Saturday, December 17, 2011

Hitchens love

The tributes have been pouring in for Christopher Hitchens, who has just died of esophageal cancer. I find that I cannot fully share this positive emotion. Not that Hitchens was a bad person, just inconsistent and generally shallow in his analysis. During his TV appearances--and apparently in person--he masked this shallowness with clever quips. In the end, though, he seemed to be mostly about "getting over" on someone, whether it was Bill Clinton, Mother Teresa, or whomever, but never offering analysis at any depth. This cleverness was nurtured, of course, by the Oxford Union and other places where clever English people develop a taste for it, many never to recover.

I found his support for Bush's invasion of Iraq disgusting beyond belief.

His militant atheism exhibited all the faults of that trend: the self-righteousness, arrogance, and of course outright mimicry of the intolerance of the religionists themselves.

On the CNN blog Stephen Prothero, a respected scholar of comparative religion, makes some telling points about Hitchens' atheist blather. Here are some excerpts.

Prothero: "My love/hate relationship with Christopher Hitchens started when I read “God Is Not Great.” Before that, he was a hero of mine. I loved his slashing style, his intelligence, his learning, his self-possession and, above all, his passion. But I hated this book.

"So I panned it in the “Washington Post.” “I have never encountered a book whose author is so fundamentally unacquainted with its subject,” I wrote, before taking Hitchens to task for demonstrating one of his own pet themes: “the ability of dogma to put reason to sleep.”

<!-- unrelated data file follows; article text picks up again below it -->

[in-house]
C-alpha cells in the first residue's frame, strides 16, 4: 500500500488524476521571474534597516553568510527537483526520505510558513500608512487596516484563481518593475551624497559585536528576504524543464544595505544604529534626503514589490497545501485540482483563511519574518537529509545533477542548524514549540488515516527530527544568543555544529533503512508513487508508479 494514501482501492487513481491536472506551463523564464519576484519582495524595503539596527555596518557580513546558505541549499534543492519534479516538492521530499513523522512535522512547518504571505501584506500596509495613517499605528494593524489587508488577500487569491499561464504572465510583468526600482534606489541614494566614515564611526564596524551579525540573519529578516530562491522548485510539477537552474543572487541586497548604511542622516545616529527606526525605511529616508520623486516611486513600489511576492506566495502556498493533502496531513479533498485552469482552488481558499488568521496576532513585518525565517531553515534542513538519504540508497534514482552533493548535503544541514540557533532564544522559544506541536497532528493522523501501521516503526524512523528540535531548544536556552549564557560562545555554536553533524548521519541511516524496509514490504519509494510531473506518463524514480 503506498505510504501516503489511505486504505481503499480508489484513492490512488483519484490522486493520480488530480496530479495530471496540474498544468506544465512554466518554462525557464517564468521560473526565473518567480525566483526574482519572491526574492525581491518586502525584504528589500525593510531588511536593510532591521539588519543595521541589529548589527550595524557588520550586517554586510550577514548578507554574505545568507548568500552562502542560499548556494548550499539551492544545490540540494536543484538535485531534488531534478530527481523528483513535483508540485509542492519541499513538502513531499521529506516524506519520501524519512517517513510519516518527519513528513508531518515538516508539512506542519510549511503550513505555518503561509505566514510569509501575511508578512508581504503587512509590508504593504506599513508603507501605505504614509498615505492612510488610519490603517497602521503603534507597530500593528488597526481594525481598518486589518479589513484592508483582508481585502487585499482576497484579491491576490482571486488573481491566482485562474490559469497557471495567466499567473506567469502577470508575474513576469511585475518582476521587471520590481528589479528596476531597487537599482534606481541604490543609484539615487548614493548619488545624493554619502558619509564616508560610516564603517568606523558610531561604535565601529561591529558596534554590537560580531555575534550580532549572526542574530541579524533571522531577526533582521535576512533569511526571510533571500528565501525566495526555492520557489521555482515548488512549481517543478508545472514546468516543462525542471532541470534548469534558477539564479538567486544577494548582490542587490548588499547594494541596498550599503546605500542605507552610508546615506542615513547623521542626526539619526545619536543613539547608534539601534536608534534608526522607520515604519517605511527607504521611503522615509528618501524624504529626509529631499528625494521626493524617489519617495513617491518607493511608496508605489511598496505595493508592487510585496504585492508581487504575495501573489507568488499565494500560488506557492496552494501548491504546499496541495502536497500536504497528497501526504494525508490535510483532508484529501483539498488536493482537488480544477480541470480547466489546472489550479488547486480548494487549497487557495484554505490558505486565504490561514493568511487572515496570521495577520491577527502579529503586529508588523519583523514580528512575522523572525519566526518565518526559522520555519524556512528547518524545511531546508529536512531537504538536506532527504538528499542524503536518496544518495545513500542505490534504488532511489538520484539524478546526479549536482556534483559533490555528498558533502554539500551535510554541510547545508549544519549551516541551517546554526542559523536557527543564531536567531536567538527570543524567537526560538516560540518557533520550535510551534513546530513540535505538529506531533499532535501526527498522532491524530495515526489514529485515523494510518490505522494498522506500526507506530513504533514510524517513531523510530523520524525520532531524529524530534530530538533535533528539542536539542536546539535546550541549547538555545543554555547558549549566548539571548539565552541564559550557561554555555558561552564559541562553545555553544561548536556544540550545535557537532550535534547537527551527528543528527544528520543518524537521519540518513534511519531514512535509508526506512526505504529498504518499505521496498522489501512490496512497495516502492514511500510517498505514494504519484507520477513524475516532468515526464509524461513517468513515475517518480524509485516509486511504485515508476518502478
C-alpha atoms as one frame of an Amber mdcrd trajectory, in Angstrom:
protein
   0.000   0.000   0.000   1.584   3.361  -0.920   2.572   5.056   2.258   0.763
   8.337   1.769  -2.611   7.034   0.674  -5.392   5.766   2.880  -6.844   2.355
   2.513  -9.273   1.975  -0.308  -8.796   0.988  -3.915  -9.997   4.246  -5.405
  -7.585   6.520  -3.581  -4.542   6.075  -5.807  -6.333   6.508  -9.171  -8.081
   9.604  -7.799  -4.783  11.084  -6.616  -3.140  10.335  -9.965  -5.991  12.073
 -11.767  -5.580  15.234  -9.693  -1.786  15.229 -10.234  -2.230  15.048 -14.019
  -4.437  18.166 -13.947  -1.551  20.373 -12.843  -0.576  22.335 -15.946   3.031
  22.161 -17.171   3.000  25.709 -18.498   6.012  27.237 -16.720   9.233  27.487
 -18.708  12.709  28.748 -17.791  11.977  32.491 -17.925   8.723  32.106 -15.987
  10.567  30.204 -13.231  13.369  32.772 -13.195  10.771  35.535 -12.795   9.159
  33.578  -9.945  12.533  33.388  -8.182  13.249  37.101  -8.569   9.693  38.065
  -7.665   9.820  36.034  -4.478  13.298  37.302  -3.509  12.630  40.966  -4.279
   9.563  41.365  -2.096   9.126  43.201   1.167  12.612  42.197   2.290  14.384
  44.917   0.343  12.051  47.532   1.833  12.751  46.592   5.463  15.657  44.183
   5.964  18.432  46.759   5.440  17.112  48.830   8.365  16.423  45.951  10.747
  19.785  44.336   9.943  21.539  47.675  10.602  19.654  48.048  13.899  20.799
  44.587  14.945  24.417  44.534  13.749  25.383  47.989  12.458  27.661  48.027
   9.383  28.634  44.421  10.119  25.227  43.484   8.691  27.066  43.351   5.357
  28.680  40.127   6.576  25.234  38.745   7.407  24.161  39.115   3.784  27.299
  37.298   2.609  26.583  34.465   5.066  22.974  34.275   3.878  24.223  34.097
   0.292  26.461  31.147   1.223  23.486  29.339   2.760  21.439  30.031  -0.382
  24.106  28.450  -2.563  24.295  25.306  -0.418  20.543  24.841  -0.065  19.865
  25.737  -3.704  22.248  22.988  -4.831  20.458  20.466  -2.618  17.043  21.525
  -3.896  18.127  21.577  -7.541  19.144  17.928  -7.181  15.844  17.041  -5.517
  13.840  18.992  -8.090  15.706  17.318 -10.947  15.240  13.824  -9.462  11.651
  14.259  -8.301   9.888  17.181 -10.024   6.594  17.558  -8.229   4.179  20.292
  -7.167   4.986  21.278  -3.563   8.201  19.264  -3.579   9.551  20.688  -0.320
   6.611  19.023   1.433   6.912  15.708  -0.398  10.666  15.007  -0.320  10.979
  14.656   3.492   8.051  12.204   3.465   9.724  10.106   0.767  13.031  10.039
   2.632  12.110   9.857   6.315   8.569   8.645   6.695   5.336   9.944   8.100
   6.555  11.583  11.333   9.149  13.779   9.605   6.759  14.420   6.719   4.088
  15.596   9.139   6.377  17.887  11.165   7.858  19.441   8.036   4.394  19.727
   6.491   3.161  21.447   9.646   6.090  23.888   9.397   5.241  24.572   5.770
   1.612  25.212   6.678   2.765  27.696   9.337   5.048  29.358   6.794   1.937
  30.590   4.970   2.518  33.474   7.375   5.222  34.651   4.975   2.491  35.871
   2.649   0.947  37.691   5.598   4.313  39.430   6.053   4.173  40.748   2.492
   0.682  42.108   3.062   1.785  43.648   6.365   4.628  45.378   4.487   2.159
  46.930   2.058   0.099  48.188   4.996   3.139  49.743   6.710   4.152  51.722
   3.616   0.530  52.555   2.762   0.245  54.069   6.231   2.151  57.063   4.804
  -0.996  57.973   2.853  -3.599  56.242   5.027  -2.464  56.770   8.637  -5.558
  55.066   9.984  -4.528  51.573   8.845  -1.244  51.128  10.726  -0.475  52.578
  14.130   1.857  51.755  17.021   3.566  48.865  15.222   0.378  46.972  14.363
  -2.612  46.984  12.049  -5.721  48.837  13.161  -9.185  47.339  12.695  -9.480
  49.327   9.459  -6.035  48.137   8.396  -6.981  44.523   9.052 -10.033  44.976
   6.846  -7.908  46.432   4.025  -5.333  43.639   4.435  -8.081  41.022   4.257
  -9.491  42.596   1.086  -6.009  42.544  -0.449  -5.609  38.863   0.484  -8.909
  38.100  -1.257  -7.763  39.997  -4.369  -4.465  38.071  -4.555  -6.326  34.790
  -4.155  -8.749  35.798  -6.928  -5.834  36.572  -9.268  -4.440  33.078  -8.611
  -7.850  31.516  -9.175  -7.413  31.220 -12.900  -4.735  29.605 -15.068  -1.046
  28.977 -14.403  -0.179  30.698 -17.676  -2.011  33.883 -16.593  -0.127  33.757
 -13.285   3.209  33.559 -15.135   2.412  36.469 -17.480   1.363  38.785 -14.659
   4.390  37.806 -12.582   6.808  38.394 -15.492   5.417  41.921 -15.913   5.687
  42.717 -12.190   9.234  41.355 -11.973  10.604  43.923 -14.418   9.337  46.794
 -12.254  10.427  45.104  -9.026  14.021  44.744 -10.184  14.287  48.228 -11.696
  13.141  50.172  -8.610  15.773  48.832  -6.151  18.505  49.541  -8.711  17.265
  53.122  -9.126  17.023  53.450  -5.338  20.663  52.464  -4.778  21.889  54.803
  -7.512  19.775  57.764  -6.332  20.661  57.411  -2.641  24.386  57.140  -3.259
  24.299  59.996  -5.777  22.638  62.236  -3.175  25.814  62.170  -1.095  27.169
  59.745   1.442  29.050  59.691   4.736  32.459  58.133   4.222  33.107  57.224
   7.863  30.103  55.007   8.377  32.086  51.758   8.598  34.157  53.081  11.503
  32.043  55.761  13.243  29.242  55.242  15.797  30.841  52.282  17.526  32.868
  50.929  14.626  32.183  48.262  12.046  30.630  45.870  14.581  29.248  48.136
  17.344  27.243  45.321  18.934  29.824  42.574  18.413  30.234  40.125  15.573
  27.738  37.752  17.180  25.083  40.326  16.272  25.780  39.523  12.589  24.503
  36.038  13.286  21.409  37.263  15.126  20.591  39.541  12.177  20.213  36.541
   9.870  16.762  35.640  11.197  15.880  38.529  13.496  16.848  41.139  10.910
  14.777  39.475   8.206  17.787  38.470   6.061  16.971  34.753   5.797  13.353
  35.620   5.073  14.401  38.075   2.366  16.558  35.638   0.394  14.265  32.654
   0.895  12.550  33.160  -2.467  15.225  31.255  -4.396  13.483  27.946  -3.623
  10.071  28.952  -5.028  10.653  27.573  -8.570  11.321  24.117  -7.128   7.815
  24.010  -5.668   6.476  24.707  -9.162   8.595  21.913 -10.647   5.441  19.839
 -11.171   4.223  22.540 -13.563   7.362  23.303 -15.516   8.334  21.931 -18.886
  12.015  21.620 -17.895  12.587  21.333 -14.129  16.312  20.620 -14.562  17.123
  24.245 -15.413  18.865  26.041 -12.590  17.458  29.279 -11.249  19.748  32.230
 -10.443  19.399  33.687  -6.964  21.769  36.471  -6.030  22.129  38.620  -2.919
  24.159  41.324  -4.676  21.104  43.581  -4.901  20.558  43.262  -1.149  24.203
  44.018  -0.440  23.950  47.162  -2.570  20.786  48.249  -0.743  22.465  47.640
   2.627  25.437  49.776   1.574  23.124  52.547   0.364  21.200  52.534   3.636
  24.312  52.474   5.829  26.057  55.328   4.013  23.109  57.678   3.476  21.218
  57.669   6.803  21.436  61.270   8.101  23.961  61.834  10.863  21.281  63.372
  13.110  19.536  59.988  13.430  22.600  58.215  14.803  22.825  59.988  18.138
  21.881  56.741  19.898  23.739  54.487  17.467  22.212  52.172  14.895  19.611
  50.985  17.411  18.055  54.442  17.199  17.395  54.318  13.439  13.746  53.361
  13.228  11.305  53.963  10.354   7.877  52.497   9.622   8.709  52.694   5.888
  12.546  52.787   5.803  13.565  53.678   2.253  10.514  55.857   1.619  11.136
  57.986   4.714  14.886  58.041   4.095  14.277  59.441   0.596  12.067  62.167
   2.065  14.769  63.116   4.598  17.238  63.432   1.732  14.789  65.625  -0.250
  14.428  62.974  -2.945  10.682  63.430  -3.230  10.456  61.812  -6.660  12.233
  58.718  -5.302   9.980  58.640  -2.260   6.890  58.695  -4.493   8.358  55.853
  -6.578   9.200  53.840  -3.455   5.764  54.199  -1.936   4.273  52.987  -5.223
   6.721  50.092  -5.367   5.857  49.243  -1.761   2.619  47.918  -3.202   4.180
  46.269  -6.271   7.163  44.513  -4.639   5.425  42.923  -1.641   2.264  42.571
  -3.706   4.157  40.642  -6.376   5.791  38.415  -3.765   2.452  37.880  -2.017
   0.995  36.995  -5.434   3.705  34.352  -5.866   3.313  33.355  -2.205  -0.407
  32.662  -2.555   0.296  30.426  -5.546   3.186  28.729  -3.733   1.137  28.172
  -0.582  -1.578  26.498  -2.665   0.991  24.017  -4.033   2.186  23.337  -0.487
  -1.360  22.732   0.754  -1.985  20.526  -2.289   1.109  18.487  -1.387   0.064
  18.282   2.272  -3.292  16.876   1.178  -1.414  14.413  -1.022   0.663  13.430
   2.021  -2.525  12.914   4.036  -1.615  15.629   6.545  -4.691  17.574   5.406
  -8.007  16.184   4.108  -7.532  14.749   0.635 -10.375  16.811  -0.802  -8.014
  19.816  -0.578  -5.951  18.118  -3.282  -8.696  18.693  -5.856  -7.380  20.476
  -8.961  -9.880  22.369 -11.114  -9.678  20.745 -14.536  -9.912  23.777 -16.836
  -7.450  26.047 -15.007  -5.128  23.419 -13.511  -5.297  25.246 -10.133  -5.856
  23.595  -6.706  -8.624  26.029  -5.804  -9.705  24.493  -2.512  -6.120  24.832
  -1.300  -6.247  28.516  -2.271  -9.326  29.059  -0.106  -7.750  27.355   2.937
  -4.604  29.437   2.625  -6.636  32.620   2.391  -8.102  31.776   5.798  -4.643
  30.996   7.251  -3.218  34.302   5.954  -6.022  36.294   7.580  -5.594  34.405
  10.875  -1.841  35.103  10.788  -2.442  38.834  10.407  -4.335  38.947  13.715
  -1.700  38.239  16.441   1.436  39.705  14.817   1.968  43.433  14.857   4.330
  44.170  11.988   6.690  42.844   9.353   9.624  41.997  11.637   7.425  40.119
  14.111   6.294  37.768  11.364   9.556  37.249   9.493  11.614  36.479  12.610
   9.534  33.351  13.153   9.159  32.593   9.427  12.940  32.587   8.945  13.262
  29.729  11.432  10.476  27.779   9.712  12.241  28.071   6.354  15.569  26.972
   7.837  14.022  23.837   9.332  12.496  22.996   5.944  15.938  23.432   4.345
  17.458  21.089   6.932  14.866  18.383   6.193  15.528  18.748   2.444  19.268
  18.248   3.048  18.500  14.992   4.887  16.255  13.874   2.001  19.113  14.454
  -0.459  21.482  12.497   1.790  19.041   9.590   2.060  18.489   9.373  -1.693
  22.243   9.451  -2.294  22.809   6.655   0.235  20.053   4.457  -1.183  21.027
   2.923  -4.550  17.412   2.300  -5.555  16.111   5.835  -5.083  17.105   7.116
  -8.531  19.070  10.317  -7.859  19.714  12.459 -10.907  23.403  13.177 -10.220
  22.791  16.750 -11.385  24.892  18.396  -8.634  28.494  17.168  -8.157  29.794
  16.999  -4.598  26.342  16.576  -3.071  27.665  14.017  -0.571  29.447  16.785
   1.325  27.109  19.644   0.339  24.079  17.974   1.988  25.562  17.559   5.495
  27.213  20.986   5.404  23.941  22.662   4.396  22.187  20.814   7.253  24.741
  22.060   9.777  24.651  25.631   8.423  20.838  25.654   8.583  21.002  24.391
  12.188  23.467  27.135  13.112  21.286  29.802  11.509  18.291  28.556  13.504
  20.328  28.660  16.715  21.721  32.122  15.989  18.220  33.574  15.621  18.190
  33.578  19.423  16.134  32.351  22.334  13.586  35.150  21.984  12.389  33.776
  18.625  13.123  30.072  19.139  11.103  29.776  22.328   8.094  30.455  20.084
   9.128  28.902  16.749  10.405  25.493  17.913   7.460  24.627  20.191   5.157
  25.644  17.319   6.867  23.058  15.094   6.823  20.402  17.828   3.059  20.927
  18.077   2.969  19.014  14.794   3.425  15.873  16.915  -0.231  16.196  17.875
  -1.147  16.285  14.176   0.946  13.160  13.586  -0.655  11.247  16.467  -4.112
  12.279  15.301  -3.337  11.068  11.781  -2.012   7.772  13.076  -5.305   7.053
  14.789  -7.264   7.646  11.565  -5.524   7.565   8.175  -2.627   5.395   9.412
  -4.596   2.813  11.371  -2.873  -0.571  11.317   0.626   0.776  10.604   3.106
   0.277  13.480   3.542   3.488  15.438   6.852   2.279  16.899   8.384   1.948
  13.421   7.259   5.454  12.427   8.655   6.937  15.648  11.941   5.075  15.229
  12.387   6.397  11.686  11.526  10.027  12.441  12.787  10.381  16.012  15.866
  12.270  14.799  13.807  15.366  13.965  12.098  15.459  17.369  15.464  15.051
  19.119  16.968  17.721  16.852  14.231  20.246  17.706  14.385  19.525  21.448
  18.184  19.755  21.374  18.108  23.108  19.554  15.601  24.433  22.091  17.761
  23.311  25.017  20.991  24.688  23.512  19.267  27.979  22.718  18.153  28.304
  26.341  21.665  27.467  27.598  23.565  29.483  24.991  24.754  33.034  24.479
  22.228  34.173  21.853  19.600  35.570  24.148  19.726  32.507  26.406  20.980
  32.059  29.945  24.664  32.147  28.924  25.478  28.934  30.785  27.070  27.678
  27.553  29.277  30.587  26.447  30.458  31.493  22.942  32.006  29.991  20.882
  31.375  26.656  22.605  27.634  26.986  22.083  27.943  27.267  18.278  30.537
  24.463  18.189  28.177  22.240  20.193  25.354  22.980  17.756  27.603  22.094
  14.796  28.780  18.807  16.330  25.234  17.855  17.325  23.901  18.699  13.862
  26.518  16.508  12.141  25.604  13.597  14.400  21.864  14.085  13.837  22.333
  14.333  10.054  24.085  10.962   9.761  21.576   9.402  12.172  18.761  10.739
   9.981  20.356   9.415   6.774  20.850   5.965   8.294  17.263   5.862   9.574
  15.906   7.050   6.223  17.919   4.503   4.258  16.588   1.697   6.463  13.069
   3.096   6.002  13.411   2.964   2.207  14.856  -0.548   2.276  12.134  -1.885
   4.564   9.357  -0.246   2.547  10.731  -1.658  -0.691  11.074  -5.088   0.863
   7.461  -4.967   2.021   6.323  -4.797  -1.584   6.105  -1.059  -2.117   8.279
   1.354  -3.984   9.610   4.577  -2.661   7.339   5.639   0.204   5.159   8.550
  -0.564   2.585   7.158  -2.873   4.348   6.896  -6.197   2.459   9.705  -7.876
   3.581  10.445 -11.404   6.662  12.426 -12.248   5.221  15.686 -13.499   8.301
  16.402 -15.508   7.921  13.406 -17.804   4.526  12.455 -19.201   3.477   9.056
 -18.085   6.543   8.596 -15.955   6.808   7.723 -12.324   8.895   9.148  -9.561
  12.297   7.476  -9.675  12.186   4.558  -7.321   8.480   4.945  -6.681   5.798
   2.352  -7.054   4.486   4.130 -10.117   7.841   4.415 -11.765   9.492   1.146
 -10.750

"I panned the book because I knew Hitchens could take it, and because he deserved it. But what really motivated me was disappointment. I had disagreed with him before, of course. But in every other case I had the sneaking suspicion he knew more than I did about the subject. And even if he didn’t, I didn’t care, because he was always so much fun to read. . . .

"Everyone has a blind spot, however, and for Hitchens it was religion. I remember being confused when I began reading “God Is Not Great,” chiefly because I agreed with virtually everything he was saying. Of course, religious institutions have visited all manner of horrors on humanity. Of course, theological writing is often literally incredible. And yes the whole enterprise can be poisonous.

"But what I finally saw was that Hitchens wasn’t really dynamiting, as he believed, the whole world of “religion.” He was just blowing up, over and over again, his little corner of a little vacant lot in his own little neighborhood and imagining he was leveling Mecca and Rome.

"The problem with Hitchens’ writing on religion is that he did what many preachers do; he let his emotions get the best of him, and then he started preaching to the choir. In the process, he helped to lead a whole generation of New Atheists down a rabbit hole of their own imagining.

"Inside that fantasy world, the atheists are always the smartest boys in the class, and around every corner there is a new religious sin to sneer and chuckle at. In the real world, there are millions of intelligent Christians and Muslims, Hindus and Jews sneering and chuckling at precisely the same stuff. The criticism of religion begins, believe it or not, with embarrassment in the pews."



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